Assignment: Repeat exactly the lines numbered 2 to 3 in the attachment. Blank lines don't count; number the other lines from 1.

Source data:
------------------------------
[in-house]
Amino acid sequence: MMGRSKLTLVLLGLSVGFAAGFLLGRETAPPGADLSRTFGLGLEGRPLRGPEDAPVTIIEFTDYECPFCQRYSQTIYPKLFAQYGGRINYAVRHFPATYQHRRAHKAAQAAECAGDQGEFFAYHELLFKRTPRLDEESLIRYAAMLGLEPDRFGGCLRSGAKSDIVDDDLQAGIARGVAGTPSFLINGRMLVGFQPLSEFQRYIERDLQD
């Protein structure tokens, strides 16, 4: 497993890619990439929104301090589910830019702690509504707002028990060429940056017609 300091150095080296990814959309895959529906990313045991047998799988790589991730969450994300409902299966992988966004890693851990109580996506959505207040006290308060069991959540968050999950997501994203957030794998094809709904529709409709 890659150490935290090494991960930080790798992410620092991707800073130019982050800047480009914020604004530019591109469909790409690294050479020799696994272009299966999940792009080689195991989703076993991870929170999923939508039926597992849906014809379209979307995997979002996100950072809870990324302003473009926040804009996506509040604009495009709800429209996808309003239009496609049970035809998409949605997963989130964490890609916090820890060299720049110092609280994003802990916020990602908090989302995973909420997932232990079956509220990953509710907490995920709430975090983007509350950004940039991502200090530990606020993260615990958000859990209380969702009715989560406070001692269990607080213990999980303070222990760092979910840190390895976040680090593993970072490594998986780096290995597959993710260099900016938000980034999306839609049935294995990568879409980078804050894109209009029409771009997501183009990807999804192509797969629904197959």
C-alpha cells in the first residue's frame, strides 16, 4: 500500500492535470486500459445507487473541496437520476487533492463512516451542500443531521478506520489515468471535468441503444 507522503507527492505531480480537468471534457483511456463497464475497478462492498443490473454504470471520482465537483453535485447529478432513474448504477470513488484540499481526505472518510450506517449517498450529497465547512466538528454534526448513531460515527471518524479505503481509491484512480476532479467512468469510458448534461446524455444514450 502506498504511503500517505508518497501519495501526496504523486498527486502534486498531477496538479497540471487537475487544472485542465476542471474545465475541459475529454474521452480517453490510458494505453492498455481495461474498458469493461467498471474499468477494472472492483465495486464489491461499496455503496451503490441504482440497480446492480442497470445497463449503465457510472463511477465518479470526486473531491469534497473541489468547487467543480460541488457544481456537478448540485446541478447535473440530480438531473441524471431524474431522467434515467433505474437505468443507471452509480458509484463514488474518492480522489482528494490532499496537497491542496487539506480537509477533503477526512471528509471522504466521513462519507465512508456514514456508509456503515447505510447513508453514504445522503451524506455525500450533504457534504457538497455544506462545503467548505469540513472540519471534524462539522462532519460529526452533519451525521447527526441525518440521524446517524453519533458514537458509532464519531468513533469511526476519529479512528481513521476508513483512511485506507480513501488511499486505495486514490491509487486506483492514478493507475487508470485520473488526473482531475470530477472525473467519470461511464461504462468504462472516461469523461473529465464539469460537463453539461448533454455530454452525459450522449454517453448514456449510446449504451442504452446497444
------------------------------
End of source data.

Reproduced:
Amino acid sequence: MMGRSKLTLVLLGLSVGFAAGFLLGRETAPPGADLSRTFGLGLEGRPLRGPEDAPVTIIEFTDYECPFCQRYSQTIYPKLFAQYGGRINYAVRHFPATYQHRRAHKAAQAAECAGDQGEFFAYHELLFKRTPRLDEESLIRYAAMLGLEPDRFGGCLRSGAKSDIVDDDLQAGIARGVAGTPSFLINGRMLVGFQPLSEFQRYIERDLQD
């Protein structure tokens, strides 16, 4: 497993890619990439929104301090589910830019702690509504707002028990060429940056017609 300091150095080296990814959309895959529906990313045991047998799988790589991730969450994300409902299966992988966004890693851990109580996506959505207040006290308060069991959540968050999950997501994203957030794998094809709904529709409709 890659150490935290090494991960930080790798992410620092991707800073130019982050800047480009914020604004530019591109469909790409690294050479020799696994272009299966999940792009080689195991989703076993991870929170999923939508039926597992849906014809379209979307995997979002996100950072809870990324302003473009926040804009996506509040604009495009709800429209996808309003239009496609049970035809998409949605997963989130964490890609916090820890060299720049110092609280994003802990916020990602908090989302995973909420997932232990079956509220990953509710907490995920709430975090983007509350950004940039991502200090530990606020993260615990958000859990209380969702009715989560406070001692269990607080213990999980303070222990760092979910840190390895976040680090593993970072490594998986780096290995597959993710260099900016938000980034999306839609049935294995990568879409980078804050894109209009029409771009997501183009990807999804192509797969629904197959």